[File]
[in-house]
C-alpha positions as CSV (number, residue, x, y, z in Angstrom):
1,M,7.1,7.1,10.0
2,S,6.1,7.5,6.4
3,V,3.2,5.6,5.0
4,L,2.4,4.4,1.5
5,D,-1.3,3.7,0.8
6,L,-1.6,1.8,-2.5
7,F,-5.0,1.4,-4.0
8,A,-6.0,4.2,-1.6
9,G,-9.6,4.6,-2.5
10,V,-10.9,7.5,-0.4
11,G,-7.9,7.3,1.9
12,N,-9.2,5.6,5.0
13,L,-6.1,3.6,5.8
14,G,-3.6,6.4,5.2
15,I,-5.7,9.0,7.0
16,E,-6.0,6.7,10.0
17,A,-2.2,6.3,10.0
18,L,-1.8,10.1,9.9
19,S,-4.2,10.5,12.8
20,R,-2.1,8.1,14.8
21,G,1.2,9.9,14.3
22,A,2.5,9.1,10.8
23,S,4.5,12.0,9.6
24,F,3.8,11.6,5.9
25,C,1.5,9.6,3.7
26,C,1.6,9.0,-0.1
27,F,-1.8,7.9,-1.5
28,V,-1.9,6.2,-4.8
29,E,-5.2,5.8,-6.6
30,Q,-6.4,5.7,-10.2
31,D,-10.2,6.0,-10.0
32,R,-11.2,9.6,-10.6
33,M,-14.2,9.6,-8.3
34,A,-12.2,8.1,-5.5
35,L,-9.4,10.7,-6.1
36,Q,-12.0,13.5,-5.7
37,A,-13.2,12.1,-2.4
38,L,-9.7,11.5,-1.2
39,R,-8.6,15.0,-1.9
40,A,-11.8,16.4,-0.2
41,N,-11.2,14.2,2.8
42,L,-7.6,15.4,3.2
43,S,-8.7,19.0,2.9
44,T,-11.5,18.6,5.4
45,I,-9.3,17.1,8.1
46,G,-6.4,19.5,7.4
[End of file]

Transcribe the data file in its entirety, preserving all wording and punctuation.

[in-house]
C-alpha positions as CSV (number, residue, x, y, z in Angstrom):
1,M,7.1,7.1,10.0
2,S,6.1,7.5,6.4
3,V,3.2,5.6,5.0
4,L,2.4,4.4,1.5
5,D,-1.3,3.7,0.8
6,L,-1.6,1.8,-2.5
7,F,-5.0,1.4,-4.0
8,A,-6.0,4.2,-1.6
9,G,-9.6,4.6,-2.5
10,V,-10.9,7.5,-0.4
11,G,-7.9,7.3,1.9
12,N,-9.2,5.6,5.0
13,L,-6.1,3.6,5.8
14,G,-3.6,6.4,5.2
15,I,-5.7,9.0,7.0
16,E,-6.0,6.7,10.0
17,A,-2.2,6.3,10.0
18,L,-1.8,10.1,9.9
19,S,-4.2,10.5,12.8
20,R,-2.1,8.1,14.8
21,G,1.2,9.9,14.3
22,A,2.5,9.1,10.8
23,S,4.5,12.0,9.6
24,F,3.8,11.6,5.9
25,C,1.5,9.6,3.7
26,C,1.6,9.0,-0.1
27,F,-1.8,7.9,-1.5
28,V,-1.9,6.2,-4.8
29,E,-5.2,5.8,-6.6
30,Q,-6.4,5.7,-10.2
31,D,-10.2,6.0,-10.0
32,R,-11.2,9.6,-10.6
33,M,-14.2,9.6,-8.3
34,A,-12.2,8.1,-5.5
35,L,-9.4,10.7,-6.1
36,Q,-12.0,13.5,-5.7
37,A,-13.2,12.1,-2.4
38,L,-9.7,11.5,-1.2
39,R,-8.6,15.0,-1.9
40,A,-11.8,16.4,-0.2
41,N,-11.2,14.2,2.8
42,L,-7.6,15.4,3.2
43,S,-8.7,19.0,2.9
44,T,-11.5,18.6,5.4
45,I,-9.3,17.1,8.1
46,G,-6.4,19.5,7.4